Your job in that session is to decide if you feel you can work with me and whether you feel confident I can help. My job is to put you at ease, help you to feel understood and ask enough questions to make an informed call on whether I can assist.
Subsequent sessions usually commence with a check-in on new events or progress since the previous meeting followed by ongoing work related to your therapy goals.
Therapy and coaching are usually most effective when we balance the need to develop understanding and knowledge about our concerns or desires (insight) with the importance of taking action. I want to teach you to leverage off your strengths so that you can make purposeful, real changes in your life. With this in mind I will often give you tasks to complete in the time between sessions. The purpose of this is to help consolidate what you have learnt and encourage you to apply your new skills and understanding in your everyday world. Your feedback on this enables us to tailor and refine the strategies to work best for you in your life.
- How many sessions will I need?
Ha, the million dollar question! The length of time you spend on sessions depends on so many factors which include the nature of your problem, your commitment to the process, how good I am as a therapist, your readiness for change and even your emotional and financial resources. As a ball park figure, the average number of sessions my clients spend with me is about 8.
- Are sessions confidential?
All psychologists are obliged to respect the privacy and confidentiality of their clients so you can rest assured that what is said in session stays in session. The only time that information can be shared with another party is if a concern arises about either your or someone else’s safety, or if a Court has a good enough reason to ask for your records. If you come with a Mental Health Care Plan some information will be shared with your GP as part of the shared care arrangement. The situation is a little different with children which I explain here.
- Can I use Medicare or Health Fund to assist with the cost?
The short answer is, possibly.
The Medicare Benefits Scheme allows clients with defined mental health issues to access a rebate for up to 10 counselling sessions per calendar year. The rebate is currently $84.80 per 50-60 minute session. Your GP will determine your eligibility for this scheme and will provide you with a referral and a ‘Mental Health Care Plan’ if this is the case.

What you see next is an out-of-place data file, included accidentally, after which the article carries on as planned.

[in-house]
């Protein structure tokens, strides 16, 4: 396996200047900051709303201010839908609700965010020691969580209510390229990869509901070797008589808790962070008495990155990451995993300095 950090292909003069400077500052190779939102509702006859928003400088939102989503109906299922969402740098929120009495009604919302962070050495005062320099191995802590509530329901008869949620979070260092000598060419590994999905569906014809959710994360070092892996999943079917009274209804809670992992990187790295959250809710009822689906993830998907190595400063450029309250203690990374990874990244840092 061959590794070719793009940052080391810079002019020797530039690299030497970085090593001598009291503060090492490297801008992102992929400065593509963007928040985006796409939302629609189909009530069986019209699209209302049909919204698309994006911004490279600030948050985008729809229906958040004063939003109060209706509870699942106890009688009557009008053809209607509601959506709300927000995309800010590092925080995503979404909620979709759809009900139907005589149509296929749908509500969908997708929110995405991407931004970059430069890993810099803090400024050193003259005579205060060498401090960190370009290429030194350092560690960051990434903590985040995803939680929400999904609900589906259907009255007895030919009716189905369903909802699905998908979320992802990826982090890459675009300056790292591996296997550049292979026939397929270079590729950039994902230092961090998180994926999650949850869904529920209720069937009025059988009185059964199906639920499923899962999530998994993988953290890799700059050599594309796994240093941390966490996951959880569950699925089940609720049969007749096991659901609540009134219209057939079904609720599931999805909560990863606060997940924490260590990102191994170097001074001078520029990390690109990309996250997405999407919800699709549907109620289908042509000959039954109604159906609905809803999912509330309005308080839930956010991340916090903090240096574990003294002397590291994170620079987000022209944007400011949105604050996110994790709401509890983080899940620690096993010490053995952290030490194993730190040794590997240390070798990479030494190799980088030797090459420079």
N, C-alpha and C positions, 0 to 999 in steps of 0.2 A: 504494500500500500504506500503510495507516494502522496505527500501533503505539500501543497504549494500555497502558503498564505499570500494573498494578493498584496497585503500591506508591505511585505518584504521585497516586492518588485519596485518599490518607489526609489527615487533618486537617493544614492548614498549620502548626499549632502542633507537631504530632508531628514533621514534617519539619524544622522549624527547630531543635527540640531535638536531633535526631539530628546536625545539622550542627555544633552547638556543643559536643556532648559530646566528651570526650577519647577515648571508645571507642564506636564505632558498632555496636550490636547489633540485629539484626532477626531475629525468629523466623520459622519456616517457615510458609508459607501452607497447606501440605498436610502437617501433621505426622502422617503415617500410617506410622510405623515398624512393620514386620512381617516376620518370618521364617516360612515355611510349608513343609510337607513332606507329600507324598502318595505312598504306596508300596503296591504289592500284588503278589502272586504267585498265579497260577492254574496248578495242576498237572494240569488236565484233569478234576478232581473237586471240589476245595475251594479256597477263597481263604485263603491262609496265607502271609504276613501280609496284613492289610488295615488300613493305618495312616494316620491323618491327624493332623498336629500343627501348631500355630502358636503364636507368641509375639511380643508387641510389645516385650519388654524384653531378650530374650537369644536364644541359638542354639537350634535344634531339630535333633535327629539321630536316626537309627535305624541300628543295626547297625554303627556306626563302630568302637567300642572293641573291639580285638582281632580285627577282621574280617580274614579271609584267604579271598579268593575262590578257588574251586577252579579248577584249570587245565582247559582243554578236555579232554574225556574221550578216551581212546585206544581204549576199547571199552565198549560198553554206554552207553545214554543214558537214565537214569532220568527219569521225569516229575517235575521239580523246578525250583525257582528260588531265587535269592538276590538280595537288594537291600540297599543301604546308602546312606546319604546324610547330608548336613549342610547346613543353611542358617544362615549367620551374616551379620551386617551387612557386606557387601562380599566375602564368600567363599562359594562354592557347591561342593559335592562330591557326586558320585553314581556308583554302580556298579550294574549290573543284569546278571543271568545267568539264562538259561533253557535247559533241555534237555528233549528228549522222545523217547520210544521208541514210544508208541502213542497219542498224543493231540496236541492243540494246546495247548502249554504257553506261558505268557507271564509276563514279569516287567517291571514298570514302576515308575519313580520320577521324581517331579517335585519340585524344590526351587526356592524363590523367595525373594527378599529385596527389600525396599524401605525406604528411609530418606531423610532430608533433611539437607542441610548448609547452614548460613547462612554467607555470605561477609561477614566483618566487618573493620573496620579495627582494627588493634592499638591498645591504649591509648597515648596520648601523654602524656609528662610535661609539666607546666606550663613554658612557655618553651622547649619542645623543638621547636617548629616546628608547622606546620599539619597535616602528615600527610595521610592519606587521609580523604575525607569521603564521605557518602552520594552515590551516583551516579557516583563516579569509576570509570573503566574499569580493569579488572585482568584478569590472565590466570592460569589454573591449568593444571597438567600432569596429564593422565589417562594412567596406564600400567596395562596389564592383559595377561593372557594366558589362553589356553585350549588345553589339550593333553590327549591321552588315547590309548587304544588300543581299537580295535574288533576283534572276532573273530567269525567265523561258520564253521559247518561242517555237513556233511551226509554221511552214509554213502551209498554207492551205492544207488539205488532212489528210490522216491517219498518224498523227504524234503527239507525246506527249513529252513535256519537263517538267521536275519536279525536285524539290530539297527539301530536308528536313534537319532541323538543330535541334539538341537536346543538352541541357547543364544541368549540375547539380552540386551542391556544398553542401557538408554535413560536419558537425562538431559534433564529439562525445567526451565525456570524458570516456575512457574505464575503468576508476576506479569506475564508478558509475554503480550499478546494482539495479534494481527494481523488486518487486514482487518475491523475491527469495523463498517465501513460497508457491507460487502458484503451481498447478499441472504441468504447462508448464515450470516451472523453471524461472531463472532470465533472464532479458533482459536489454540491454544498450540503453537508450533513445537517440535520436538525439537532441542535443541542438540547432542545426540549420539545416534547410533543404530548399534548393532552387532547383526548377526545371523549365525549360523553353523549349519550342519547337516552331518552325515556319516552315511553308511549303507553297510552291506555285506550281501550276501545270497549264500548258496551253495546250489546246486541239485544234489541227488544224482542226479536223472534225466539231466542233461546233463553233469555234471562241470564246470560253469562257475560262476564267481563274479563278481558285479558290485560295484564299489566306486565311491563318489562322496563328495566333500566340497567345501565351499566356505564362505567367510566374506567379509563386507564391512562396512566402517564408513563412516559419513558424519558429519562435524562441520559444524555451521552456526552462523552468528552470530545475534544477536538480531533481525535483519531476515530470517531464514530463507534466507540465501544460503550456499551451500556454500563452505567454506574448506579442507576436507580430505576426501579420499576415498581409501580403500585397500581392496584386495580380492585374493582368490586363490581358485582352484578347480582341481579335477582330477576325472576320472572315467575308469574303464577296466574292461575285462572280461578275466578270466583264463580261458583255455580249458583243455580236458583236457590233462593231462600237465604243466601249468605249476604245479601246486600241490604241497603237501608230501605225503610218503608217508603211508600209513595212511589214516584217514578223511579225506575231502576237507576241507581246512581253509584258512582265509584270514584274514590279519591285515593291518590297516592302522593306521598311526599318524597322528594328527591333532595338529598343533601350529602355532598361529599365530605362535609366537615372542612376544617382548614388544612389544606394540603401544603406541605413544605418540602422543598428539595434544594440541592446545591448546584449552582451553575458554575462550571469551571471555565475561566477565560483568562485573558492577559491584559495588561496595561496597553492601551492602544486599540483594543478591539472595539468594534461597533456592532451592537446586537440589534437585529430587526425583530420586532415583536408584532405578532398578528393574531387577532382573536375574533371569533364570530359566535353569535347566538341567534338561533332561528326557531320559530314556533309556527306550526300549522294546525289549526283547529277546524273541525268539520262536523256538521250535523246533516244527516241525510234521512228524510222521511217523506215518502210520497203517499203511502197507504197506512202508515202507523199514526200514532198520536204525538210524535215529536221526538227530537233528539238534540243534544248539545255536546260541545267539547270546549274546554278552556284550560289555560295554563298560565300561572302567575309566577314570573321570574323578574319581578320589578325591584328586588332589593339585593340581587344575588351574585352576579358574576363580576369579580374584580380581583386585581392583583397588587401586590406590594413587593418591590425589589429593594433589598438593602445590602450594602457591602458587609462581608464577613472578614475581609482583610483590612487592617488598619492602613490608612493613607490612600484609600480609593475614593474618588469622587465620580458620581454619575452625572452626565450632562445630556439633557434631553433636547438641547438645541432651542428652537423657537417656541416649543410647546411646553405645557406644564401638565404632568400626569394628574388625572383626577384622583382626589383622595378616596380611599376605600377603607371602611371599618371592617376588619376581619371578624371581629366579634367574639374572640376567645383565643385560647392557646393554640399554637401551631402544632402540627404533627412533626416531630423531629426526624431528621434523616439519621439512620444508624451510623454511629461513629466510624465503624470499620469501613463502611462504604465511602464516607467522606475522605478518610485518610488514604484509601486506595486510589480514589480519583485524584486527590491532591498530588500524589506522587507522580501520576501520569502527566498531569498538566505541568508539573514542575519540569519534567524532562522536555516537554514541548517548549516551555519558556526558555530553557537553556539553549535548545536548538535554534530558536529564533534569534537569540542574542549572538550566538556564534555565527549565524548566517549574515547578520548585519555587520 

For health funds you will need to check with your provider to determine whether you can claim for psychology services as they all have different rules and levels of cover. If you are eligible I can process most health fund claims on the spot.
Coaching clients will not be able to claim Medicare unless they have also been assessed by their GP as having a mental health issue.
A note on the expense of therapy and coaching:
I acknowledge that therapy can be costly, however, I’m going to do a bit of a sales pitch here. How many of us now own a flat screen TV (or two), recent model car/s, have renovated our houses or wear designer sneakers? How much does any of this matter if we are so depressed we can’t experience pleasure in our relationships; so stressed we don’t allow ourselves a moment to appreciate what we have achieved or so anxious that we can’t even enjoy our hard earned holidays? Therapy and coaching is about INVESTING IN YOUR QUALITY OF LIFE. Material possessions are nice and give us a sense of comfort, security and progression but they surely aren’t more important than our mental health and wellbeing?
I so appreciate you taking the time to read my posts and I sincerely hope that you find them helpful. Please understand, however, that the information you find here is not a substitute for therapy and I cannot respond to individual requests for help in the comments. If you have serious concerns about your mental or emotional health please seek personal, professional help.